Apple’s upcoming spaceship-shaped corporate building, called Campus 2 or iSpaceship, has cleared the last hurdle as the City of Cupertino Council approved the project. Encompasses more than 2.8 million square feet, Steve conceived iSpaceship to house office space, various amenities and roughly 12,000 employees (to put that in perspective, the city of Cupertino has a population of just over 60,000).
Cupertino Mayor Orrin Mahoney and Apple’s Senior Vice President and Chief Financial Officer Peter Oppenheimer spoke at a press conference yesterday, officially announcing the approval of the Apple Campus 2. They also filed a bunch of sometimes nonsensical questions, have a look after the jump…
Apple’s finance chief enthusiastically remarked:
We can’t wait to get our people closer together, we’re a very collaborative company. One of the beauties of Apple Campus 2 is that it will be walkable. It will be great for us to innovate in for decades to come.
The project is bound to bring $3 billion to the Cupertino economy and create 9,000 jobs initially, with another 8,000 Apple-related jobs added long-term.
Here, check out the full clip, it runs a little over thirteen minutes long.
In a Q&A session, a reporter asked Oppenheimer about Apple’s exit strategy for the project, who could potentially buy it after the company is done with it and whether it could be “repurposed” or “subdivided” when Apple fails (hint: Oppenheimer didn’t blink and gave great answers).
The reporter seems to have forgotten about the $146 billion cash hoard that could keep Apple going for years to come without generating any revenue (not that investors would approve of this, just saying…).
In light of Apple’s environmental strides, Oppenheimer also stressed that iSpaceship will be the most environmental-friendly building of its size.
We are going to make over 70 percent of the electricity that Apple Campus 2 will use on site with solar and fuel cells. And we will get the remaining energy that we need in California through green sources.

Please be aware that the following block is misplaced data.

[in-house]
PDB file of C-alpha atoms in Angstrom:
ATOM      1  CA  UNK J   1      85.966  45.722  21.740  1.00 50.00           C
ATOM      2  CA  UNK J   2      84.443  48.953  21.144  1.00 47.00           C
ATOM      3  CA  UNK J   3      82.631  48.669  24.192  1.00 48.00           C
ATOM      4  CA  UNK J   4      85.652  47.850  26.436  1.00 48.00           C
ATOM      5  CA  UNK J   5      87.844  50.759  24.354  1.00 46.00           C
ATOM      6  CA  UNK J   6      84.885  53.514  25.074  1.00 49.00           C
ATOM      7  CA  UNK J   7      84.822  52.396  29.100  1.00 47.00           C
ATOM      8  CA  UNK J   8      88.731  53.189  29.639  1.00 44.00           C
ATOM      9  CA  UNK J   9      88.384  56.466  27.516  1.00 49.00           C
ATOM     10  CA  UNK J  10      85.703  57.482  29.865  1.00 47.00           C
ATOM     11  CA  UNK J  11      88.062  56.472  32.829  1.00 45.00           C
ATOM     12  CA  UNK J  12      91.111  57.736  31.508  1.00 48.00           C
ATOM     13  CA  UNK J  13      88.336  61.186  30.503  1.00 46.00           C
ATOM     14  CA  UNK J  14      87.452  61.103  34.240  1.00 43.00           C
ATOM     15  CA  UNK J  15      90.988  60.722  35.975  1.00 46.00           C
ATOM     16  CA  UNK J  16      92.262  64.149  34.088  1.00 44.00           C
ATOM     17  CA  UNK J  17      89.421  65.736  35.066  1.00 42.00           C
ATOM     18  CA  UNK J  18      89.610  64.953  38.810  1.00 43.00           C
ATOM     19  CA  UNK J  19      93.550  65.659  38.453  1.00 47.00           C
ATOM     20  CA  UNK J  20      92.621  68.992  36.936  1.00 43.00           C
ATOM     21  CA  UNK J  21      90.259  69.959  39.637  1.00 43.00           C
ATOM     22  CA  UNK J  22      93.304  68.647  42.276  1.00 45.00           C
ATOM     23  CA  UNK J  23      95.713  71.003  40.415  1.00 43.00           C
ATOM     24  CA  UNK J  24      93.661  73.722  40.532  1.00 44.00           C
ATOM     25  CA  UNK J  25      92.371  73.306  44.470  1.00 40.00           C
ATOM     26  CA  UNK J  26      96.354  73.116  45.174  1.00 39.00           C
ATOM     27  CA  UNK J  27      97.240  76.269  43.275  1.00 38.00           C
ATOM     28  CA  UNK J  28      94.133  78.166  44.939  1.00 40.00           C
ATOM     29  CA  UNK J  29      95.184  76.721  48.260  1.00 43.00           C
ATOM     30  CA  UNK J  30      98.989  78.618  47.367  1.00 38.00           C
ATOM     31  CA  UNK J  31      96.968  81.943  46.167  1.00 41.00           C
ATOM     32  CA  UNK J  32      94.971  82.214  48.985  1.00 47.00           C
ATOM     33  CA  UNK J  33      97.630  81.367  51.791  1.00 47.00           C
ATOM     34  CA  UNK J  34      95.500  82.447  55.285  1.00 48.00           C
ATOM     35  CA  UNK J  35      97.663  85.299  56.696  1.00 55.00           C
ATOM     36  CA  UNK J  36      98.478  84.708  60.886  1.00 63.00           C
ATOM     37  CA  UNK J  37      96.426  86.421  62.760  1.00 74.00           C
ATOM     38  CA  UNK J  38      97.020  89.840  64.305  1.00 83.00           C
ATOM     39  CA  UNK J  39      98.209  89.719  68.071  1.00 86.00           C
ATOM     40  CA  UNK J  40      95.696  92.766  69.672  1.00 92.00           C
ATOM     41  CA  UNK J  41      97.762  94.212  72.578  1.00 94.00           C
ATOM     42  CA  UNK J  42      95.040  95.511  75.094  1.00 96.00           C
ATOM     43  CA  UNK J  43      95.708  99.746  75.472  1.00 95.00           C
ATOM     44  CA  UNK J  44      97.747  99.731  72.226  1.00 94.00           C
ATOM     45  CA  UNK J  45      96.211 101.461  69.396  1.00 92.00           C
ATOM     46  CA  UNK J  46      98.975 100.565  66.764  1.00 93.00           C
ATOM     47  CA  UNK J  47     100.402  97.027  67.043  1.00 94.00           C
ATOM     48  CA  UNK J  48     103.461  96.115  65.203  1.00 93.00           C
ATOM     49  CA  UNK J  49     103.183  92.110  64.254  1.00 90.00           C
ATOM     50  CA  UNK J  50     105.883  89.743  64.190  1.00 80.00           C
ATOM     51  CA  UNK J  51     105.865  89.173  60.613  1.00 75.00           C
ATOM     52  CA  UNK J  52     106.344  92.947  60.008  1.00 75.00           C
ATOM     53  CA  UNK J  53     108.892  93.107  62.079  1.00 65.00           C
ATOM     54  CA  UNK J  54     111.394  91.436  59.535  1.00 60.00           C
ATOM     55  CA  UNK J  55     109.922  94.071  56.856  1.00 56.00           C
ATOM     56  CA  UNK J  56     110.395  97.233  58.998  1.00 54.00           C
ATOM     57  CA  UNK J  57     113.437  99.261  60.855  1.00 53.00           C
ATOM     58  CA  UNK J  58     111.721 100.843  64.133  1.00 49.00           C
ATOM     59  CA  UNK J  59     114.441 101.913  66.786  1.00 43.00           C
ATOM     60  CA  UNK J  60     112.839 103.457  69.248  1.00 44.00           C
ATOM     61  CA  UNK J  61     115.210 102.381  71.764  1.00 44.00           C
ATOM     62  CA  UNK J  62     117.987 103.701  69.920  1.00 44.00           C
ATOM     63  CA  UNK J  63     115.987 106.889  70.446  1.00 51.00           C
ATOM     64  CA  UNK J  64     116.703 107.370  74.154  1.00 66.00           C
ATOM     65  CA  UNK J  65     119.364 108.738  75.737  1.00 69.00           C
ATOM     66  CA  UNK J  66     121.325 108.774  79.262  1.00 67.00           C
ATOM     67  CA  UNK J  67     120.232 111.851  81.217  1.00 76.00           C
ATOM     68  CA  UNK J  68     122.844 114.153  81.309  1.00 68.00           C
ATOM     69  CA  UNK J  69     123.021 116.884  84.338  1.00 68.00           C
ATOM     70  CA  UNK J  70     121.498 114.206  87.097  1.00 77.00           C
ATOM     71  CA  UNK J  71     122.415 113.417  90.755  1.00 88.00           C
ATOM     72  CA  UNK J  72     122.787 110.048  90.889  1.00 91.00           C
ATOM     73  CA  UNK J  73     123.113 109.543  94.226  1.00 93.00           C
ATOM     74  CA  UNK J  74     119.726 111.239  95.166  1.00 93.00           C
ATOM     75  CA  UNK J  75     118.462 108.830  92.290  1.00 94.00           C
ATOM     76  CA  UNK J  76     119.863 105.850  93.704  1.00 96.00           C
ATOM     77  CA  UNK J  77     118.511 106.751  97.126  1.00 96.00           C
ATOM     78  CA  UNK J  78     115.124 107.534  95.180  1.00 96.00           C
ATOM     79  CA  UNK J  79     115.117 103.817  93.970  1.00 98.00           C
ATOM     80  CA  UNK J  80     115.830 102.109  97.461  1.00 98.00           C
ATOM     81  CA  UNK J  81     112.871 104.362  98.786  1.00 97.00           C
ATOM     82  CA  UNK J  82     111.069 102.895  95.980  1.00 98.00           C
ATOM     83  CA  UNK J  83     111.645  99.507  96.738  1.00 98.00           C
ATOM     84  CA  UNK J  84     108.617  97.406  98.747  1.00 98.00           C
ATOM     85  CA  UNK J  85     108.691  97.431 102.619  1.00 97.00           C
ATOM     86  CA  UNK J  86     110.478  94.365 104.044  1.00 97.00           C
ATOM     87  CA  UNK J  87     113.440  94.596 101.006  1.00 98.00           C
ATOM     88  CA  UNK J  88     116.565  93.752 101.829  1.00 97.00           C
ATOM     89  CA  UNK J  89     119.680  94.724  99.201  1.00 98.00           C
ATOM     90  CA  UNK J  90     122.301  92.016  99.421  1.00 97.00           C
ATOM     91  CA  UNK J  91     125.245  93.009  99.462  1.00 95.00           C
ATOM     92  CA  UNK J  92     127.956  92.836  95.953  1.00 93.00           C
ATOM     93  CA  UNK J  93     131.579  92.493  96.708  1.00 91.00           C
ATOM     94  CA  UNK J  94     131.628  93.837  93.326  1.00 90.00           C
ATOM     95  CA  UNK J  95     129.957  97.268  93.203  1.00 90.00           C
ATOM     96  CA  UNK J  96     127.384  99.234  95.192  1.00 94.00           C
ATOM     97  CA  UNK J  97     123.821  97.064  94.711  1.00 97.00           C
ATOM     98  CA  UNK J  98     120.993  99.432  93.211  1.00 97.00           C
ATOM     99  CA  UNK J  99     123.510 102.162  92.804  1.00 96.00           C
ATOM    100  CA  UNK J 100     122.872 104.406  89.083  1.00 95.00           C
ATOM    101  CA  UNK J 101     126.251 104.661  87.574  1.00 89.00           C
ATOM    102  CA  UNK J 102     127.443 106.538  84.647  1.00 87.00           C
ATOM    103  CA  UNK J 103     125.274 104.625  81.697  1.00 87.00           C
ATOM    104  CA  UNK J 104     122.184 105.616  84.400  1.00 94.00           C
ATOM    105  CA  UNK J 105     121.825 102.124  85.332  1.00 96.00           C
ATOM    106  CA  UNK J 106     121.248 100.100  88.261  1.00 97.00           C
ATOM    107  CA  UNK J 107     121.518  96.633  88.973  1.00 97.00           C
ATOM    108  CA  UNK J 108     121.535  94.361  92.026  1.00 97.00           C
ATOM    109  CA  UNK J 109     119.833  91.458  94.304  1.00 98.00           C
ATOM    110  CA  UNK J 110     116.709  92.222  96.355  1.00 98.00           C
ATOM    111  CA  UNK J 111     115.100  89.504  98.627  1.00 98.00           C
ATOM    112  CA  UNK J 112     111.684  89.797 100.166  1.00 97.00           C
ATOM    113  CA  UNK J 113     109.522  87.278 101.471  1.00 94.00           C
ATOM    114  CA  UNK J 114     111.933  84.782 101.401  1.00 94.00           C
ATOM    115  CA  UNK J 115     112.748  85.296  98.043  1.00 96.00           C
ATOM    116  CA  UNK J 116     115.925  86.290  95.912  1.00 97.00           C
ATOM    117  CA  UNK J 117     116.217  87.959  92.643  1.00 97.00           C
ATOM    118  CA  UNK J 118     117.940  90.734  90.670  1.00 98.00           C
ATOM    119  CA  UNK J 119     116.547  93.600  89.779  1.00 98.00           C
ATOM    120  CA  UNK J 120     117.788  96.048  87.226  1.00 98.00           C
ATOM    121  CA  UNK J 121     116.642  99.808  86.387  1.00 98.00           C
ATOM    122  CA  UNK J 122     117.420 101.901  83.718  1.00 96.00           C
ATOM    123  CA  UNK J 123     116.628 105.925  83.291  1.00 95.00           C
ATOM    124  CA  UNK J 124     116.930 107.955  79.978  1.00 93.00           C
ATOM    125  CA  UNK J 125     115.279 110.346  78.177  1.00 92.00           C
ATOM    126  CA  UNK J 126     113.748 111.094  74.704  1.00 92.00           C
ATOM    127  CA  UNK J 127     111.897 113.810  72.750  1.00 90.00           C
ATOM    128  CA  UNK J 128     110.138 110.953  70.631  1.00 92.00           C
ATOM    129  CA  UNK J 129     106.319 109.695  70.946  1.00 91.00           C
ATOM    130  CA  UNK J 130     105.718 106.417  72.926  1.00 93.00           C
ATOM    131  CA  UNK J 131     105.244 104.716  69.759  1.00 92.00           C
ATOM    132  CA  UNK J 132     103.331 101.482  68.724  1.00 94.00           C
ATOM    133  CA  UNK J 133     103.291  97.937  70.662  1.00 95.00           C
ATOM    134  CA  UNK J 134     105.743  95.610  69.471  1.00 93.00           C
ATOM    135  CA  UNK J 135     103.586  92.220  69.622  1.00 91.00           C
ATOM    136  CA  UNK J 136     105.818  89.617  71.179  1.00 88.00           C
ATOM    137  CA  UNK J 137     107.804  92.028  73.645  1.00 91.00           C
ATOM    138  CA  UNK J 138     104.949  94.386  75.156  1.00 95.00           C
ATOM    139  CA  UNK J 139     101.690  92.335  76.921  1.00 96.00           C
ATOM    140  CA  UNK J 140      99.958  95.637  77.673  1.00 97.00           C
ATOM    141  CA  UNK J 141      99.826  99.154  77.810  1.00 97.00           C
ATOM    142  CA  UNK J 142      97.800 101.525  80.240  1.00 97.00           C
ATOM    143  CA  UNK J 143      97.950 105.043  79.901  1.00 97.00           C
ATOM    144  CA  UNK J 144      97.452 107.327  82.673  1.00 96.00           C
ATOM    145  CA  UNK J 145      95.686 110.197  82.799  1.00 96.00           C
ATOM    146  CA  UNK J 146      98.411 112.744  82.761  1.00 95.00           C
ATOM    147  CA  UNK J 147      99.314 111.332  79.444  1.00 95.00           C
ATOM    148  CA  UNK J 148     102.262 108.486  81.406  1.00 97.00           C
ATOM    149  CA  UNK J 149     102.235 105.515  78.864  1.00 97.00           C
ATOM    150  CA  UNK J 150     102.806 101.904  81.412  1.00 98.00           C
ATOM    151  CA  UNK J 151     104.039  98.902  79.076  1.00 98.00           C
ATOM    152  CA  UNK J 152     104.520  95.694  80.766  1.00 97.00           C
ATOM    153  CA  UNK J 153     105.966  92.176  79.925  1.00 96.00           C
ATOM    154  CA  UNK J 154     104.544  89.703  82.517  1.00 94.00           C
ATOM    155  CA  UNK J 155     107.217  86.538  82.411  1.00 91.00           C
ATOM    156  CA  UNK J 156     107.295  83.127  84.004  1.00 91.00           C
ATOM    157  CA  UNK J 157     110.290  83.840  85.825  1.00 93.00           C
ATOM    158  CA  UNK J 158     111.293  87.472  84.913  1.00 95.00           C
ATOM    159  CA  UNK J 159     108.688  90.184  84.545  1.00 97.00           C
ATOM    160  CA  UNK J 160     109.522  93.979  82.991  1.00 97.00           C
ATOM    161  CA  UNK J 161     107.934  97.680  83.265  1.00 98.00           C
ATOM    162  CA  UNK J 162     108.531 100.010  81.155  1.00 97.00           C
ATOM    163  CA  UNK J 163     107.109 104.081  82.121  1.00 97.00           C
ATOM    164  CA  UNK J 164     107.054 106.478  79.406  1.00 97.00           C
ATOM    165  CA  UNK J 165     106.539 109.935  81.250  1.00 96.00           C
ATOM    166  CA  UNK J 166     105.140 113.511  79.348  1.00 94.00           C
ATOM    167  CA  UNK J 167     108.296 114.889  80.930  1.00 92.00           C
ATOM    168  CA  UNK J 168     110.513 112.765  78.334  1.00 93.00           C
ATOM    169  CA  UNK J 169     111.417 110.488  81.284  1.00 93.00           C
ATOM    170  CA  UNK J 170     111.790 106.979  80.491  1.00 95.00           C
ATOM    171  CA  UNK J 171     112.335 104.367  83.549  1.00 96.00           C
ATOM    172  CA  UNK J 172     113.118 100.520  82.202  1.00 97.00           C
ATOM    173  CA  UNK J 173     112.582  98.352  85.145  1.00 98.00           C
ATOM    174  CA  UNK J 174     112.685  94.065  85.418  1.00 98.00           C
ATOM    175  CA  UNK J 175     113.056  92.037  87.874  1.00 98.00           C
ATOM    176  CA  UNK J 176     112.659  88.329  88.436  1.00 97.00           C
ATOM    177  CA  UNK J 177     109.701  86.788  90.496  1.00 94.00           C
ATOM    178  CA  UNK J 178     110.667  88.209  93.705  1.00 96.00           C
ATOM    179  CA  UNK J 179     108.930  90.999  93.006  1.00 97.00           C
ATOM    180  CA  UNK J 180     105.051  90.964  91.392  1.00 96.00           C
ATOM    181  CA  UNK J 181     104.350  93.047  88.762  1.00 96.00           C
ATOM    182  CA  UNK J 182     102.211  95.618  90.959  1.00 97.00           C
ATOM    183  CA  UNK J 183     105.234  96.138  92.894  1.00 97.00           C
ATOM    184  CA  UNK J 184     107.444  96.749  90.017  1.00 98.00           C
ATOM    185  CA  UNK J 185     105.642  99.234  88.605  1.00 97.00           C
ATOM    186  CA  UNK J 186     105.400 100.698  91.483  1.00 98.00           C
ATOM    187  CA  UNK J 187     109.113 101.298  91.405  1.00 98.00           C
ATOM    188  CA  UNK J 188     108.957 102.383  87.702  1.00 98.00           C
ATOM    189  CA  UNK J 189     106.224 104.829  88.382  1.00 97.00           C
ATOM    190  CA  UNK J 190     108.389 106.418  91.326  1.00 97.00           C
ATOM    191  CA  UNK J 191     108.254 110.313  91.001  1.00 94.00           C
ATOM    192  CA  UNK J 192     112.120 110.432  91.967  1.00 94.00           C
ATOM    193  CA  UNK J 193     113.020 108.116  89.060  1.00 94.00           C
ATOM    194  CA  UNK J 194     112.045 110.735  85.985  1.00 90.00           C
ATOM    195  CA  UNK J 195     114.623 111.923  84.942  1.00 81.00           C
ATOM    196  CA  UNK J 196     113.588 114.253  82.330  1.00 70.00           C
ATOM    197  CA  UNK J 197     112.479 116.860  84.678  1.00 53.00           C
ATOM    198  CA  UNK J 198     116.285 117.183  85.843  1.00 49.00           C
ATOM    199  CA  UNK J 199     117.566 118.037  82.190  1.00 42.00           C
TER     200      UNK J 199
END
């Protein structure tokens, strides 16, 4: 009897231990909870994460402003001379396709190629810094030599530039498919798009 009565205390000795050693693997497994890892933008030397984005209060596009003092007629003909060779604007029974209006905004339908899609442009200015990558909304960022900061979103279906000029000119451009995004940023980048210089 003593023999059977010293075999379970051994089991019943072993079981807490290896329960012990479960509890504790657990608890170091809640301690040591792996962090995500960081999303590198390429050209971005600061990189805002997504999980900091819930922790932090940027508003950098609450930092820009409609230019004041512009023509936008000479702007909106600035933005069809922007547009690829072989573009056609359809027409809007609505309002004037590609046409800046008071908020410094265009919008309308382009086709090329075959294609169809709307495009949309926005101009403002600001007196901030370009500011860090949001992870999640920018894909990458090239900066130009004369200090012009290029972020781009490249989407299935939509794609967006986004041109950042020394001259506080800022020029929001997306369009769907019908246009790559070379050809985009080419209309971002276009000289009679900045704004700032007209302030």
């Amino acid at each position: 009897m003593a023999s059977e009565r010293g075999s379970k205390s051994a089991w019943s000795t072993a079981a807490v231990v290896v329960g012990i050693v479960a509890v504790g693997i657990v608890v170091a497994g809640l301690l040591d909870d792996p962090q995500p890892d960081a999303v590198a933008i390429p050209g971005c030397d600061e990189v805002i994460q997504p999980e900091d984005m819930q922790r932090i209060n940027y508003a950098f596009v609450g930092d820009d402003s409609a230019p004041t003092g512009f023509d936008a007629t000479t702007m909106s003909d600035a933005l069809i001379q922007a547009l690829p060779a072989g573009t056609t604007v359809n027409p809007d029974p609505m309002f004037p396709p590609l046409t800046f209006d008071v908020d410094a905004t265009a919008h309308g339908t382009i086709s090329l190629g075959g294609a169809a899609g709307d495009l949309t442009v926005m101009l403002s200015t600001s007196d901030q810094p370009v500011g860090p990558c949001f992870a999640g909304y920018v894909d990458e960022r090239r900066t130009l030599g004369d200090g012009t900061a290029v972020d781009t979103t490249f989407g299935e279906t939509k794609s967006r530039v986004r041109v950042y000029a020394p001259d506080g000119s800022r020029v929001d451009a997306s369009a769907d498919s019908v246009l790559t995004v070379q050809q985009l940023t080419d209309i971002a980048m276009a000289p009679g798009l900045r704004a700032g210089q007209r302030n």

There won’t be one atom of carbon emitted into the environment as a result of operating Apple Campus 2.
He said Apple would return the 175 acre site to its “natural state”.
The massive circular structure is a testament to late Apple CEO Steve Jobs’s grand vision and as such holds a special place in everyone’s heart at the company, he said.
All of us at Apple are putting tremendous energy and love into this, just as he did. We are humbled by the task of completing it and his vision and his legacy for the campus of Apple.
And this is the iSpaceship scale model the company recently showed off.
I’m sure you’ll appreciate the excruciating detail depicting what the finished campus buildings and the surrounding area will likely look like when iSpaceship opens.
Forget about the curved glass, that concrete is polished for walkability.
A massive parking lot is hidden underground.
Of course, the building will be powered in part by a massive solar array on the rooftop.
The plan for the structure went up for a final vote before the Cupertino City Council on Monday, October 15, 2013.
Apple’s head of real estate and facilities Dan Whisenhunt said that “we designed it with the same care and attention to detail as we do with all Apple products”.
Oppenheimer added that the concept of the building calls for “collaboration” and “fluidity”, so that “at one point in the day you may be in offices on one side of the circle and find yourself on the other side later that day.”
“This will be a place for the most creative and collaborative teams in the industry to innovate for decades to come,” he remarked.
Apple’s surely been talking a lot about collaboration since CEO Tim Cook fired abrasive iOS chief Scott Forstall and put Jony Ive in charge of all design at the company a year ago.
After the council unanimously gave it a go-ahead, their approval is now subject to a final vote on November 15.
According to the San Jose Mercury News, the final vote should be a formality.
Now that the project has been approved, the council by regulation must meet one more time on Nov. 15 for a final and largely perfunctory vote. The spaceship, for all practical purposes, has now been approved for liftoff.
Apple is shooting to break ground later this month.
Should all go according to the schedule, Campus 2 should open by 2016. By the way, there’s a massive theatrical auditorium inside the structure, specifically designed for hosting lavish product unveilings.
If you haven’t seen it yet, check out the below clip with Steve Jobs presenting the project to the Cupertino City Council on June 7, 2011 at the Cupertino Community Hall.
This was his last public appearance, by the way.
Less than three months later, Steve died at his Palo Alto, California home.
Complete information on the project is available at the City of Cupertino website.